Community Benefit from Tourism: Myth or Reality A Case Study of the Soshanguve TownshipAcha-Anyi Paul Nkemngu*
Department of Tourism Management, Tshwane University of Technology, South Africa
- *Corresponding Author:
- Acha-Anyi Paul Nkemngu
Department of Tourism Management
Tshwane University of Technology, Pretoria, South Africa
E-mail: [email protected]; or [email protected]
Received Date: July 20, 2012; Accepted Date: October 27, 2012; Published Date: October 31, 2012
Citation: Paul Nkemngu AA (2012) Community Benefit from Tourism: Myth or Reality A Case Study of the Soshanguve Township. J Tourism Hospit 1:105. doi: 10.4172/2167-0269.1000105
Copyright: © 2012 Paul Nkemngu AA. This is an open-access article distributed under the terms of the Creative Commons Attribution License, which permits unrestricted use, distribution, and reproduction in any medium, provided the original author and source are credited.
Community participation and benefit from tourism ventures is generally regarded as the cornerstone of sustainable tourism. Hence, the gains from tourism have been heralded as instrumental in the fight against poverty and helping to uplift disadvantaged communities through the provision of access to economic and social benefits. Paradoxically, tourism literature equally alludes to instances in which tourism has stripped local communities of their natural resources, desecrated their cultural heritage and degraded their social structures.
This study assesses the perceptions of the residents of the Soshanguve community, a township in the outskirts of Pretoria, with regards to the contribution of tourism to the development of their community. The impact variables considered are economic, socio-cultural and environmental, while investigating the effect, if any, that community attachment has on the perceptions of the community members.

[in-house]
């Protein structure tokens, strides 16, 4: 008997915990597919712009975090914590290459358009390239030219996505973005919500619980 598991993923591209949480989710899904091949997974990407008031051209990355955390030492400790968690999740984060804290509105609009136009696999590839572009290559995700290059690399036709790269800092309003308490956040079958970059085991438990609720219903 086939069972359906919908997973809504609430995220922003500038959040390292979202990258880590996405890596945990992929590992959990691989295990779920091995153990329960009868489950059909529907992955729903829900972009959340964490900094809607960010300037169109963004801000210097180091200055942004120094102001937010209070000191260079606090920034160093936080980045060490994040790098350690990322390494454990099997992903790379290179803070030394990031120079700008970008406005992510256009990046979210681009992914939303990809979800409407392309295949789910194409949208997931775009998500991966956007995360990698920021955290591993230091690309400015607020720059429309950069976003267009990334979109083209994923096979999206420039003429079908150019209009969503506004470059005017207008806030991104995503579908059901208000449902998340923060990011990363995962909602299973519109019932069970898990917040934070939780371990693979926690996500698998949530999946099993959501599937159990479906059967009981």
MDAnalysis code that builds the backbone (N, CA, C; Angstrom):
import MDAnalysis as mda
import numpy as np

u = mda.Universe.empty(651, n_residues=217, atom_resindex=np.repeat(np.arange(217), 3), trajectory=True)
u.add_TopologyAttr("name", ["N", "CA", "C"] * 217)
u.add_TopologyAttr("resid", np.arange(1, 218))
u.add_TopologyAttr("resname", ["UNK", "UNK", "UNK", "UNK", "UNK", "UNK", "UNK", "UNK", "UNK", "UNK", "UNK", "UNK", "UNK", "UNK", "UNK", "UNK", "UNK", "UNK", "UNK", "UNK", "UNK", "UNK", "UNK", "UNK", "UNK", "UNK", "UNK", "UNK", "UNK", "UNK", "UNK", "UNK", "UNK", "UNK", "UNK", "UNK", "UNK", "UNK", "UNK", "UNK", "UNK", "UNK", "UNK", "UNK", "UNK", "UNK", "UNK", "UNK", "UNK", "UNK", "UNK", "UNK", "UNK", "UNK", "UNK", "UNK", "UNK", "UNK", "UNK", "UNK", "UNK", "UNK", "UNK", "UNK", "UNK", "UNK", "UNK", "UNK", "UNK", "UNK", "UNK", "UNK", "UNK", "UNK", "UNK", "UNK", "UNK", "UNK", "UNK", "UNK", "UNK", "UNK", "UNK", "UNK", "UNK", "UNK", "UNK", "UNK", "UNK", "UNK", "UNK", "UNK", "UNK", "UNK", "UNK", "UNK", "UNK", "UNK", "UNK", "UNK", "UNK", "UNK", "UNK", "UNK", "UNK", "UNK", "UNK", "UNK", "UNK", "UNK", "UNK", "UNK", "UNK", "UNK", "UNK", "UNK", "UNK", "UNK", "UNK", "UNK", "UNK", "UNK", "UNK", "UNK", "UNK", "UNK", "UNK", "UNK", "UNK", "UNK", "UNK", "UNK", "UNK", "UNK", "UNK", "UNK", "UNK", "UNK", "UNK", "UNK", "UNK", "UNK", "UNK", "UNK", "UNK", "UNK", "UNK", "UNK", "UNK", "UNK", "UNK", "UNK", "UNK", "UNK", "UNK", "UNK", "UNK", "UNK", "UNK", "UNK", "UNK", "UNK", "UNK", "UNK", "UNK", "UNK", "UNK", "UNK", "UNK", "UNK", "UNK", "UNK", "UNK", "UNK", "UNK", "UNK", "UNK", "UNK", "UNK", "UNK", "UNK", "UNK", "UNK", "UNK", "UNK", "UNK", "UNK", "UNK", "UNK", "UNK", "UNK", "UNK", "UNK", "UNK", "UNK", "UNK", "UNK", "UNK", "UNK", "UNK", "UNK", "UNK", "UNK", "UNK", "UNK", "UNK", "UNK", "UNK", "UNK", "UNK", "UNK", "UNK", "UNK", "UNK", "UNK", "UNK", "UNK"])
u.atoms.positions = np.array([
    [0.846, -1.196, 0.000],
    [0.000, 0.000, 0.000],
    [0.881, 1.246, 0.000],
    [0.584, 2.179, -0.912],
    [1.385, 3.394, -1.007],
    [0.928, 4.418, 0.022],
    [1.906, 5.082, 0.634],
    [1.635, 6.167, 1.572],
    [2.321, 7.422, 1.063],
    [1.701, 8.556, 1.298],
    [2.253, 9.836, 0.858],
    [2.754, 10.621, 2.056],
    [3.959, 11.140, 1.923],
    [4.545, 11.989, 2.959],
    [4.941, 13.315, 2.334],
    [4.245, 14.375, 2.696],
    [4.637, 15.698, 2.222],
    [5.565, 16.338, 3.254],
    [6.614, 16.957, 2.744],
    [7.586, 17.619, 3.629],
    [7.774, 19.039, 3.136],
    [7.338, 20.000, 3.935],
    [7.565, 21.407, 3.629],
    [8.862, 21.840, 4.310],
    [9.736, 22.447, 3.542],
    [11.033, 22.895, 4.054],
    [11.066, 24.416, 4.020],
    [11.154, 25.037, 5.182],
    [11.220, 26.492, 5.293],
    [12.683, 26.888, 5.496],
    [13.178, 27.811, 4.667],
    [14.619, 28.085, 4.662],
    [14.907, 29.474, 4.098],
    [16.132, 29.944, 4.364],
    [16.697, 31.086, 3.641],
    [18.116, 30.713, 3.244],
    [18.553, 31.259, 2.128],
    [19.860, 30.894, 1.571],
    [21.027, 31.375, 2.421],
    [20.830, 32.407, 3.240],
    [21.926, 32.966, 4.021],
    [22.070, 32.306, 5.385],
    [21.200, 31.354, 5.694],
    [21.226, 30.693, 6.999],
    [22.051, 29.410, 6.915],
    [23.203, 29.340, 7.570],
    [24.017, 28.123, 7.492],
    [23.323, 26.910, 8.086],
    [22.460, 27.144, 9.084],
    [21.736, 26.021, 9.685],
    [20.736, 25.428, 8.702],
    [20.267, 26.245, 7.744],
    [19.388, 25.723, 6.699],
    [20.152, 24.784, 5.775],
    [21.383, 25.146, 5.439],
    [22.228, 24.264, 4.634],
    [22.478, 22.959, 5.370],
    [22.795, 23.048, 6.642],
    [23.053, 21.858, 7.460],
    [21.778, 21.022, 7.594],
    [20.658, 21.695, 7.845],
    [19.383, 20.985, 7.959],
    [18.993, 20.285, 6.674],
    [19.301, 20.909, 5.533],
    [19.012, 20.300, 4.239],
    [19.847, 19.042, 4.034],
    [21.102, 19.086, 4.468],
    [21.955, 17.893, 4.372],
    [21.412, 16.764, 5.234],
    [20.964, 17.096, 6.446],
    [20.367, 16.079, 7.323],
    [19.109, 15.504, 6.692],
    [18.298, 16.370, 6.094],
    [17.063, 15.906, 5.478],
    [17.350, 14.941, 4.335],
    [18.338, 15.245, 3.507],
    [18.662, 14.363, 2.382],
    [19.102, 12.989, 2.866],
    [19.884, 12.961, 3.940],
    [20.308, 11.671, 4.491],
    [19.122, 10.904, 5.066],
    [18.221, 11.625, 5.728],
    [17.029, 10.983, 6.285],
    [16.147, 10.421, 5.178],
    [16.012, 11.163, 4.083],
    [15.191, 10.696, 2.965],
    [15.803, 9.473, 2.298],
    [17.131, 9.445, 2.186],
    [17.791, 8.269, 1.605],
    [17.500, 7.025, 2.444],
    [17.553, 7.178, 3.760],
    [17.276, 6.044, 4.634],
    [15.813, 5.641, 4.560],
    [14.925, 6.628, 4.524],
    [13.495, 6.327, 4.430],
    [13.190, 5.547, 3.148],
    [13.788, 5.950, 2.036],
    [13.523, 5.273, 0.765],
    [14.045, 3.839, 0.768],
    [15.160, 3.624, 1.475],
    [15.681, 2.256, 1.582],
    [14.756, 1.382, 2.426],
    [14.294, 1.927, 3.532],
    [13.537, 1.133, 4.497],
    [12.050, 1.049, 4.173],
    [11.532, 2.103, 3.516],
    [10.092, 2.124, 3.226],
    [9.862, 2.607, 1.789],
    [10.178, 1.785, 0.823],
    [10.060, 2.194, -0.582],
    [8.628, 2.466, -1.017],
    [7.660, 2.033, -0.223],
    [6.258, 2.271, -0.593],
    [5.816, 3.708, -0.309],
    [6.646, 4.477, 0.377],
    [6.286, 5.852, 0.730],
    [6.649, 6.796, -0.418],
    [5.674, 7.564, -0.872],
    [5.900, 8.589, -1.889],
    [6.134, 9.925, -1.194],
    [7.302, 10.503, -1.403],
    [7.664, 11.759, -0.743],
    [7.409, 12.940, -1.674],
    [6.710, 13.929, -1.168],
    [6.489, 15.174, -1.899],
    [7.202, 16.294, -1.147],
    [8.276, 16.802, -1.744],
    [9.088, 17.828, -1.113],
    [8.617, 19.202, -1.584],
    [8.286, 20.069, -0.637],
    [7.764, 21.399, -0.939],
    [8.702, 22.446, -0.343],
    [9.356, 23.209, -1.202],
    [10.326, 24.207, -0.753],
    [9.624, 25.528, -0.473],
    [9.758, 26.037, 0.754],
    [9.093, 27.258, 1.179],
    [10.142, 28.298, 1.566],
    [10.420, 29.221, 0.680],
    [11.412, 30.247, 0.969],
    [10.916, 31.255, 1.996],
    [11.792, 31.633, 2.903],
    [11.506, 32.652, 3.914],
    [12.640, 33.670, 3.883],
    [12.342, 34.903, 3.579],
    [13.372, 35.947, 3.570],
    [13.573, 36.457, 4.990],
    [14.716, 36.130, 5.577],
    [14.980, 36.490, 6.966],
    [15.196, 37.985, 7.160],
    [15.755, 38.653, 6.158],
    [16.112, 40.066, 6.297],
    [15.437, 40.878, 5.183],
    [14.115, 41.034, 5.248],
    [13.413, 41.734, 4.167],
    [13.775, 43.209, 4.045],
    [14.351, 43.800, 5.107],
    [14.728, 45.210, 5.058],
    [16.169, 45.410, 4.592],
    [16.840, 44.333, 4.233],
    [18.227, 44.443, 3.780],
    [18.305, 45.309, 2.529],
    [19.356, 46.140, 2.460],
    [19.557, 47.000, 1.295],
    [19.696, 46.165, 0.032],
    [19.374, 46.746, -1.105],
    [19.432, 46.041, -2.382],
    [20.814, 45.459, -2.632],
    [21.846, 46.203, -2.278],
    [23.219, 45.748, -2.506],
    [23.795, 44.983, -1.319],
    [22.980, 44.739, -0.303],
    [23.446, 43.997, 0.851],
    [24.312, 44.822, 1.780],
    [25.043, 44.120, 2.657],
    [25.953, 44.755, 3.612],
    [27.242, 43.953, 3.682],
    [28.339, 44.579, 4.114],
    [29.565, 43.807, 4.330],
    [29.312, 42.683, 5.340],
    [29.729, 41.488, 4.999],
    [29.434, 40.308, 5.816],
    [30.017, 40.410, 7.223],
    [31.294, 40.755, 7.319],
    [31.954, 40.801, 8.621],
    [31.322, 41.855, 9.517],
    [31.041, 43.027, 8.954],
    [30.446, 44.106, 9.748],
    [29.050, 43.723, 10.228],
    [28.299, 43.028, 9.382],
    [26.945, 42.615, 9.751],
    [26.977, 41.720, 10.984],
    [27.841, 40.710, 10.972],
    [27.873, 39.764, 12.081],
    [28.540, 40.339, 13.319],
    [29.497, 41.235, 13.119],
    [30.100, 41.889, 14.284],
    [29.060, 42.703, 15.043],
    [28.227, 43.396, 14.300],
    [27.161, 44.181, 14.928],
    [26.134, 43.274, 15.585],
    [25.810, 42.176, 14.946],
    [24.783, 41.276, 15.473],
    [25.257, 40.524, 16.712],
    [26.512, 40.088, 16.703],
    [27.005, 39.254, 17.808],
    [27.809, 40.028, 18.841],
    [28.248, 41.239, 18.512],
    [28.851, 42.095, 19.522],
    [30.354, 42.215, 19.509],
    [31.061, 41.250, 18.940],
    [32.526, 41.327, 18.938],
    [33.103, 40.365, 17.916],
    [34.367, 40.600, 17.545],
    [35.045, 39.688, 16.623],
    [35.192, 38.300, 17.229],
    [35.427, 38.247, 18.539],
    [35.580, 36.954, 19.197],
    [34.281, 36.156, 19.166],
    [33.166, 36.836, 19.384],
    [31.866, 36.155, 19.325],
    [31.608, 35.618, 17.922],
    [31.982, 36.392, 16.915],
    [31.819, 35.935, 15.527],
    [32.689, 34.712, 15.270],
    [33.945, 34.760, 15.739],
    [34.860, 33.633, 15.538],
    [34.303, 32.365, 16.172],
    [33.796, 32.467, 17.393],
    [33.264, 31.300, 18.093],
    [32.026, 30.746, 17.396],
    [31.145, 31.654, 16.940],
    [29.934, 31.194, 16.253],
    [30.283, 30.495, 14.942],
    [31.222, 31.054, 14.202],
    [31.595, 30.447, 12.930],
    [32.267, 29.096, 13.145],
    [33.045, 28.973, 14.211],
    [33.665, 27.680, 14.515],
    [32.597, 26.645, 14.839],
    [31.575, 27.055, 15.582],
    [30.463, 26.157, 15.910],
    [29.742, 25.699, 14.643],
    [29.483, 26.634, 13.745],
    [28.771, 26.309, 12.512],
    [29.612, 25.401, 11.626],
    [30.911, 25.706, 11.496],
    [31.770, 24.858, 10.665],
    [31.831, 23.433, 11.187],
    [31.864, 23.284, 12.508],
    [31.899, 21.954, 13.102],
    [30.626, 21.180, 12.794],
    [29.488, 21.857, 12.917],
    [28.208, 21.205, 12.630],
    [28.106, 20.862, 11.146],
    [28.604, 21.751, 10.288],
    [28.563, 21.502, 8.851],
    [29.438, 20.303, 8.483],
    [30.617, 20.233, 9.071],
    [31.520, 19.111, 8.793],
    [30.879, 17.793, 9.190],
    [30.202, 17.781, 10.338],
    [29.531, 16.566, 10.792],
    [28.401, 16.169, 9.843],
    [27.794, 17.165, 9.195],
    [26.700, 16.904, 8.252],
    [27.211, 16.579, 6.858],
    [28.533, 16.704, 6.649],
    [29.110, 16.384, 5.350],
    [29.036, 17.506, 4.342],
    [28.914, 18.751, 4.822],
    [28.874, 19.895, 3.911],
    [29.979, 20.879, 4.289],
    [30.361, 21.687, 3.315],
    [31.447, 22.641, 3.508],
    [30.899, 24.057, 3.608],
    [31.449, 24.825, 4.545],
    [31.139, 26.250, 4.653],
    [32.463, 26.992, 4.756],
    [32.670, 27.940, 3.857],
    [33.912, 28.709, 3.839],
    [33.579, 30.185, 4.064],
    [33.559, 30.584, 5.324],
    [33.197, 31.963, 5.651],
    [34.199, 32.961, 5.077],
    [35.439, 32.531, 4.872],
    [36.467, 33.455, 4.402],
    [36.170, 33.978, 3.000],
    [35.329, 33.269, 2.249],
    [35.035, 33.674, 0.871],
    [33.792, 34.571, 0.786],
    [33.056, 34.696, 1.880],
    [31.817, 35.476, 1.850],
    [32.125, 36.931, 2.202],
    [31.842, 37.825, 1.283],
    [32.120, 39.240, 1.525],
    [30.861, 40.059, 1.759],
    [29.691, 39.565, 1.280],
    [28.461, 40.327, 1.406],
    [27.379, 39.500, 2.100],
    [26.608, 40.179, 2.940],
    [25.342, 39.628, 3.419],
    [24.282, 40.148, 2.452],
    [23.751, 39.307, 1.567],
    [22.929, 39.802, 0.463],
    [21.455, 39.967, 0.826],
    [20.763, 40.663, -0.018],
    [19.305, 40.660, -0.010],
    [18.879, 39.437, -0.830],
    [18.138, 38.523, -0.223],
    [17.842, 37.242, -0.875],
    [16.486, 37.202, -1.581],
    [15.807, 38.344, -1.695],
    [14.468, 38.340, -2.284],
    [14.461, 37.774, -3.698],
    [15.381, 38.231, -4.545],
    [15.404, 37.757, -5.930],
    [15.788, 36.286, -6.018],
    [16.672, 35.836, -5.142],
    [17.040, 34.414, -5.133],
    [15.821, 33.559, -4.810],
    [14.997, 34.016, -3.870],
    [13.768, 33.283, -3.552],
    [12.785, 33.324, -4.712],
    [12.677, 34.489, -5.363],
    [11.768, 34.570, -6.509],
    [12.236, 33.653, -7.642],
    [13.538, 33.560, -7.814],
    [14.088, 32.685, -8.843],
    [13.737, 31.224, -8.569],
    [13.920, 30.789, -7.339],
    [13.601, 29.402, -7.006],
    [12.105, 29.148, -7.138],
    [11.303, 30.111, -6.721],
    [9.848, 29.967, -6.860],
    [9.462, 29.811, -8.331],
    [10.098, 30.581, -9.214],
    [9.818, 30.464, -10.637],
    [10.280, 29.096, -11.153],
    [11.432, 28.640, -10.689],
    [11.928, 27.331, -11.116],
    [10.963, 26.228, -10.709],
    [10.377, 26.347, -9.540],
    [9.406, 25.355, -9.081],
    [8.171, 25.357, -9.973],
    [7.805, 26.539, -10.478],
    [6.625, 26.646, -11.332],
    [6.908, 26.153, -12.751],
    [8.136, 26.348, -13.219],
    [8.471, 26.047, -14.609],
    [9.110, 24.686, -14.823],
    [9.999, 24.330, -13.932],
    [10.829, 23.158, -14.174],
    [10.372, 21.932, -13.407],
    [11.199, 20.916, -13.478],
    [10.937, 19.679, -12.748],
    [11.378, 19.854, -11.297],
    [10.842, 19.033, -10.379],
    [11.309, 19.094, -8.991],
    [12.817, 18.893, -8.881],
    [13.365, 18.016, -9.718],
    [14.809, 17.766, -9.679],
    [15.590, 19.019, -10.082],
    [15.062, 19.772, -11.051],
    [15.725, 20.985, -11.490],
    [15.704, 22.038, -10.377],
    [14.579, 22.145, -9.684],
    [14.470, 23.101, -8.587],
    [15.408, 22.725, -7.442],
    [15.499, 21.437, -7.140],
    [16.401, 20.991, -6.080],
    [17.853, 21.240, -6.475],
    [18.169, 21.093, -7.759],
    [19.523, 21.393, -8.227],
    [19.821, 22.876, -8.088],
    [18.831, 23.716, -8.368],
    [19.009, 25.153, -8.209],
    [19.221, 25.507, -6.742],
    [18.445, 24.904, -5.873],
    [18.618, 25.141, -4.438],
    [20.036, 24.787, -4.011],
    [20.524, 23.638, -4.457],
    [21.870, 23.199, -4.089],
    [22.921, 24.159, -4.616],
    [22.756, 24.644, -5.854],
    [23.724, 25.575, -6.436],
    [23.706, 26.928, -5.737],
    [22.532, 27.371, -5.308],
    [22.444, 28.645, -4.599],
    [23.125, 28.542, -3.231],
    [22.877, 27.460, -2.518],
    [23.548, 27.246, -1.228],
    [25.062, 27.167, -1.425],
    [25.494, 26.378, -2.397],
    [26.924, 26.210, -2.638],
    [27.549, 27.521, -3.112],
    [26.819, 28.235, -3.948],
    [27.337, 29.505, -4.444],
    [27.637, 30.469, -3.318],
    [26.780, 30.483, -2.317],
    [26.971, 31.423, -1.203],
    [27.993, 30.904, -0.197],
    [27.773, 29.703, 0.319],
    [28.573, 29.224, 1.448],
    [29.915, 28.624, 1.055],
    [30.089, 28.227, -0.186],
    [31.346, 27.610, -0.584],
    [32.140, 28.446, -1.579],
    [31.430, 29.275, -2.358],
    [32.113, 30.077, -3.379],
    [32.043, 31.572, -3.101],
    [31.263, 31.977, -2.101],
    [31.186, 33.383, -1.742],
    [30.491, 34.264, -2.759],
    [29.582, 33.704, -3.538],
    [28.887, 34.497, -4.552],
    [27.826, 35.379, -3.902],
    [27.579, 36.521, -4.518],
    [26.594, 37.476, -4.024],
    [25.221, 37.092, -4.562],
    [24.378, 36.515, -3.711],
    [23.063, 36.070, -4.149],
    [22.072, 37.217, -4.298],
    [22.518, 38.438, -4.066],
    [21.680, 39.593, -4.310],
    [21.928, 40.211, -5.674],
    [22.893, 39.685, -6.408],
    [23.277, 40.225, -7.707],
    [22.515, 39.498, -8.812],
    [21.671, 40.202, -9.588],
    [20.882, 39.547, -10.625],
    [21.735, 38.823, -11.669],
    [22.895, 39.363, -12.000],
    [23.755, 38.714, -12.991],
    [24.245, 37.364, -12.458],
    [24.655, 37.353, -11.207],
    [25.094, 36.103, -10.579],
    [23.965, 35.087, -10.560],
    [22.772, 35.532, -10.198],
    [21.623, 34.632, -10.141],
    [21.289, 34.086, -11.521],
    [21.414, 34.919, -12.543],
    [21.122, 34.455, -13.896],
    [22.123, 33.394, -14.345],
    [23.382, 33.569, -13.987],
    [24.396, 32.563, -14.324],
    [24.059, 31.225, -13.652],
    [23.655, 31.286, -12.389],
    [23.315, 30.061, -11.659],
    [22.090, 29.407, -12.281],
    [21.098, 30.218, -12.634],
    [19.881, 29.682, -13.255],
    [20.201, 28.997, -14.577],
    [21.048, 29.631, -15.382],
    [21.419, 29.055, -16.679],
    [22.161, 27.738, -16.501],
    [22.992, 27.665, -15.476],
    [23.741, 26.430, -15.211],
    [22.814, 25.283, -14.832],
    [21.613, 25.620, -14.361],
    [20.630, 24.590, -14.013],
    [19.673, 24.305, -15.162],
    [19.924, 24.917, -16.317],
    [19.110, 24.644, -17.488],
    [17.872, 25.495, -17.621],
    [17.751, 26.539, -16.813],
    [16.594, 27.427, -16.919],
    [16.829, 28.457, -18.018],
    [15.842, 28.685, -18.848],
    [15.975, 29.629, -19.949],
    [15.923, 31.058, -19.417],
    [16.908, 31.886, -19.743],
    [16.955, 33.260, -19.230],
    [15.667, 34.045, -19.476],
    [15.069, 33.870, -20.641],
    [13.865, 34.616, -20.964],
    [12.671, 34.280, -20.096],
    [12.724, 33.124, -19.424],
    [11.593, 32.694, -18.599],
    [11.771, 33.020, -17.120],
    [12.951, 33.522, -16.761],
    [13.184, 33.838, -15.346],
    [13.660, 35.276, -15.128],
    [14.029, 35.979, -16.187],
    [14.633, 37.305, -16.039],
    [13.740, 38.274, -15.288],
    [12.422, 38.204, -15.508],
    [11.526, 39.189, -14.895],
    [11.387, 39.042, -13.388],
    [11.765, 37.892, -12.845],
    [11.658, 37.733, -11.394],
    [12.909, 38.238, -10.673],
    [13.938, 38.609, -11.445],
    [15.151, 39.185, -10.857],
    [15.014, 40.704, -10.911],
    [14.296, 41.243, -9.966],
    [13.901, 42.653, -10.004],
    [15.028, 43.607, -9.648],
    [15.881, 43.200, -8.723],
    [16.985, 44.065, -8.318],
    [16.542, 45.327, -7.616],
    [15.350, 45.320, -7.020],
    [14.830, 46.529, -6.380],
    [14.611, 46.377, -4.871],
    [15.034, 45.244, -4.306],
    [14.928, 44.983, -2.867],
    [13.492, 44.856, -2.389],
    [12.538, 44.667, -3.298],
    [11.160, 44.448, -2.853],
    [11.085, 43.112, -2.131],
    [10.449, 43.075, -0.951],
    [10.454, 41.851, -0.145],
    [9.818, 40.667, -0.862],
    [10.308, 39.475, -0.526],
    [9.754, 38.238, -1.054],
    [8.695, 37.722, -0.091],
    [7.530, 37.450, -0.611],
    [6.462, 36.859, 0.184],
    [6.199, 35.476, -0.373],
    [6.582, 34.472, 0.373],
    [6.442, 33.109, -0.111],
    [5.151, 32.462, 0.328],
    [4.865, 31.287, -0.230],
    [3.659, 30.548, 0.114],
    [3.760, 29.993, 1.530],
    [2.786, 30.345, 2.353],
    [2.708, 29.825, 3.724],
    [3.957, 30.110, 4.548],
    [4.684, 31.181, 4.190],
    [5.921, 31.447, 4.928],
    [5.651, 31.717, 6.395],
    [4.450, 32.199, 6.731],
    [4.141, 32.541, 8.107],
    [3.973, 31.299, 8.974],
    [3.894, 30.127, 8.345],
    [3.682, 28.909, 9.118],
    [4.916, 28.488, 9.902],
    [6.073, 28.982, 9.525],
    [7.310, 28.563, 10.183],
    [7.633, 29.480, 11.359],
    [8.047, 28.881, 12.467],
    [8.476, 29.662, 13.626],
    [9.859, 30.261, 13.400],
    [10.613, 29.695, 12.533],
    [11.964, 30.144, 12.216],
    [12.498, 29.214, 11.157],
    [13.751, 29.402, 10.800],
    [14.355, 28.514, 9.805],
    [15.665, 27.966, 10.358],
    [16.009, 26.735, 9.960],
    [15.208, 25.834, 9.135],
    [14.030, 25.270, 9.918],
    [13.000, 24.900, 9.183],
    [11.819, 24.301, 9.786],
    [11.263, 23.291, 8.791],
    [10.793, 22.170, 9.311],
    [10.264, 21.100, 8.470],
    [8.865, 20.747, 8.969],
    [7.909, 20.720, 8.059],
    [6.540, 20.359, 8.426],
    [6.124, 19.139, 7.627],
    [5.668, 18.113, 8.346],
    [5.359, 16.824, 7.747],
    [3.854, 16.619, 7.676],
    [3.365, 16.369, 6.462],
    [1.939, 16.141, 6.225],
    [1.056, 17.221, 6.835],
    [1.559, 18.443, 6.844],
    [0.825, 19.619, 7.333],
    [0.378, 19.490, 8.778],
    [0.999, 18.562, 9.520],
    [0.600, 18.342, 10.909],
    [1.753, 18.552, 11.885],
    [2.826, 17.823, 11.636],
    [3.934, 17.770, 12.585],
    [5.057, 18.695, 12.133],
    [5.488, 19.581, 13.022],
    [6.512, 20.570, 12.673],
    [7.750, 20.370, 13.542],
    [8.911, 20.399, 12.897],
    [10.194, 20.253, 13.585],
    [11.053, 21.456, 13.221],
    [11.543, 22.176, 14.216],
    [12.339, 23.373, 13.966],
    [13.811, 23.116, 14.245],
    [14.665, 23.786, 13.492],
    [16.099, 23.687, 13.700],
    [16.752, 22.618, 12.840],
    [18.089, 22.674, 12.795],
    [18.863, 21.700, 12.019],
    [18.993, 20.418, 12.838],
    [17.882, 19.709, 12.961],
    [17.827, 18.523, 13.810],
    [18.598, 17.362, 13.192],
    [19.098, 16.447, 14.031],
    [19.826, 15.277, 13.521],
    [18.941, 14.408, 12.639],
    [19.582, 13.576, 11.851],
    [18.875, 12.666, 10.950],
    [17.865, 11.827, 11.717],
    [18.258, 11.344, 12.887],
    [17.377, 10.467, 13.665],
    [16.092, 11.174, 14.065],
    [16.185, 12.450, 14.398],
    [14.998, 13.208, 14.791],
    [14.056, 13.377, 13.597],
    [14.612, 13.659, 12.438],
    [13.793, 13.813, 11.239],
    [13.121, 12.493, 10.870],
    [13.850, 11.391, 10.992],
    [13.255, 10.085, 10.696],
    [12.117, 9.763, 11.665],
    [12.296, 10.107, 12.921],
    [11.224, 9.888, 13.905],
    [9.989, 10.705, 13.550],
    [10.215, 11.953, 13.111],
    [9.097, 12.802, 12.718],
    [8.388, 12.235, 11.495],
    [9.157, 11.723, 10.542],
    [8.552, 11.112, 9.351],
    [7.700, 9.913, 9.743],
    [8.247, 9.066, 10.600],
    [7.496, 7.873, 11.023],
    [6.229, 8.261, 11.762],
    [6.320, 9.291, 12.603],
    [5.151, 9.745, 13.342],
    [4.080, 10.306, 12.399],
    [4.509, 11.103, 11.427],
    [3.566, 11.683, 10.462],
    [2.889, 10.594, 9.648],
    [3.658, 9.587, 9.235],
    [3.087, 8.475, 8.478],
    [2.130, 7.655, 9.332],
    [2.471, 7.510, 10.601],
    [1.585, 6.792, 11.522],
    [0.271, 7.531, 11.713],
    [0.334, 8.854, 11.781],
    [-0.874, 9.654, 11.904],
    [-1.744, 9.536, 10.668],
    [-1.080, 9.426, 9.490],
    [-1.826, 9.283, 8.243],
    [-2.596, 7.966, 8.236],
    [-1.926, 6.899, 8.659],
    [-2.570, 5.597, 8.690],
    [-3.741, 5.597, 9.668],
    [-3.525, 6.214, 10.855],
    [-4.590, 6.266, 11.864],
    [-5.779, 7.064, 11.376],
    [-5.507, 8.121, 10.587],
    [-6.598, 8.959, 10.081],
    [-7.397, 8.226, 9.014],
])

The quantitative research method was employed through the use of a questionnaire to collect data from community members with some interest in tourism. Results reveal that most community members do not perceive tourism to have contributed significantly to the development of their community. Also noticeable from the results is the negative co-relation between community attachment of the respondents and the perception that tourism has failed to contribute to a better quality of life for community members.
This research has far-reaching implications for tourism sustainability as the local communities are major stakeholders in tourism development. It also points to the necessity to prepare communities well in advance of tourism development. Tourism planners and developers should adopt a bottom-top approach rather than the reverse. With many tourists seeking the local experience and desiring to have close contact with the local people, it has become an imperative for local people to be involved in tourism development from the planning stage. Tourism education among community members should begin as soon the idea to include tourism in the strategic development plan is conceived. This calls for effective stakeholder participation in the tourism planning and development process.